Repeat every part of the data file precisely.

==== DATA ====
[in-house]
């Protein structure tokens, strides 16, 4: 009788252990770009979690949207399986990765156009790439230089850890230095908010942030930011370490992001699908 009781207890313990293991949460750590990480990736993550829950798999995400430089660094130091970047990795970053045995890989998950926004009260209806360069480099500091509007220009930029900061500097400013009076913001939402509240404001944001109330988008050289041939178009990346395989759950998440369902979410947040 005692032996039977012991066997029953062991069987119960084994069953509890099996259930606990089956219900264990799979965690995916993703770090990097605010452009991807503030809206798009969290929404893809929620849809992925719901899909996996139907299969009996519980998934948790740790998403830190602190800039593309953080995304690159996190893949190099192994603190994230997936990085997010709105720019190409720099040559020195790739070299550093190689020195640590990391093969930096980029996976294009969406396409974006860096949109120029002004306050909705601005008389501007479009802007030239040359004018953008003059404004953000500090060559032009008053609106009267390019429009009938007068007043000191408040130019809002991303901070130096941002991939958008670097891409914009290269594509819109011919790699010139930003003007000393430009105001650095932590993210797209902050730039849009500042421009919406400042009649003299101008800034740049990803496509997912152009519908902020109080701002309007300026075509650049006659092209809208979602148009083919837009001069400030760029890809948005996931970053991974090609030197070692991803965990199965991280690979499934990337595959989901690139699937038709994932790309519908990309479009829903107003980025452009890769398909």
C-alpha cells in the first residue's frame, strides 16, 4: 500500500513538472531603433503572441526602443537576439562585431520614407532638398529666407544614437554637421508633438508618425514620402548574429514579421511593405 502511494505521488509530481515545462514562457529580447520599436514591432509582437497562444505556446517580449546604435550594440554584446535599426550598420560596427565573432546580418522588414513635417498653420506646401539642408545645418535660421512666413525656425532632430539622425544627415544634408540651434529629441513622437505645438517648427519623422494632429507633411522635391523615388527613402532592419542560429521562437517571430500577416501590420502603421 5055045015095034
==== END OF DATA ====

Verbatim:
[in-house]
């Protein structure tokens, strides 16, 4: 009788252990770009979690949207399986990765156009790439230089850890230095908010942030930011370490992001699908 009781207890313990293991949460750590990480990736993550829950798999995400430089660094130091970047990795970053045995890989998950926004009260209806360069480099500091509007220009930029900061500097400013009076913001939402509240404001944001109330988008050289041939178009990346395989759950998440369902979410947040 005692032996039977012991066997029953062991069987119960084994069953509890099996259930606990089956219900264990799979965690995916993703770090990097605010452009991807503030809206798009969290929404893809929620849809992925719901899909996996139907299969009996519980998934948790740790998403830190602190800039593309953080995304690159996190893949190099192994603190994230997936990085997010709105720019190409720099040559020195790739070299550093190689020195640590990391093969930096980029996976294009969406396409974006860096949109120029002004306050909705601005008389501007479009802007030239040359004018953008003059404004953000500090060559032009008053609106009267390019429009009938007068007043000191408040130019809002991303901070130096941002991939958008670097891409914009290269594509819109011919790699010139930003003007000393430009105001650095932590993210797209902050730039849009500042421009919406400042009649003299101008800034740049990803496509997912152009519908902020109080701002309007300026075509650049006659092209809208979602148009083919837009001069400030760029890809948005996931970053991974090609030197070692991803965990199965991280690979499934990337595959989901690139699937038709994932790309519908990309479009829903107003980025452009890769398909």
C-alpha cells in the first residue's frame, strides 16, 4: 500500500513538472531603433503572441526602443537576439562585431520614407532638398529666407544614437554637421508633438508618425514620402548574429514579421511593405 502511494505521488509530481515545462514562457529580447520599436514591432509582437497562444505556446517580449546604435550594440554584446535599426550598420560596427565573432546580418522588414513635417498653420506646401539642408545645418535660421512666413525656425532632430539622425544627415544634408540651434529629441513622437505645438517648427519623422494632429507633411522635391523615388527613402532592419542560429521562437517571430500577416501590420502603421 5055045015095034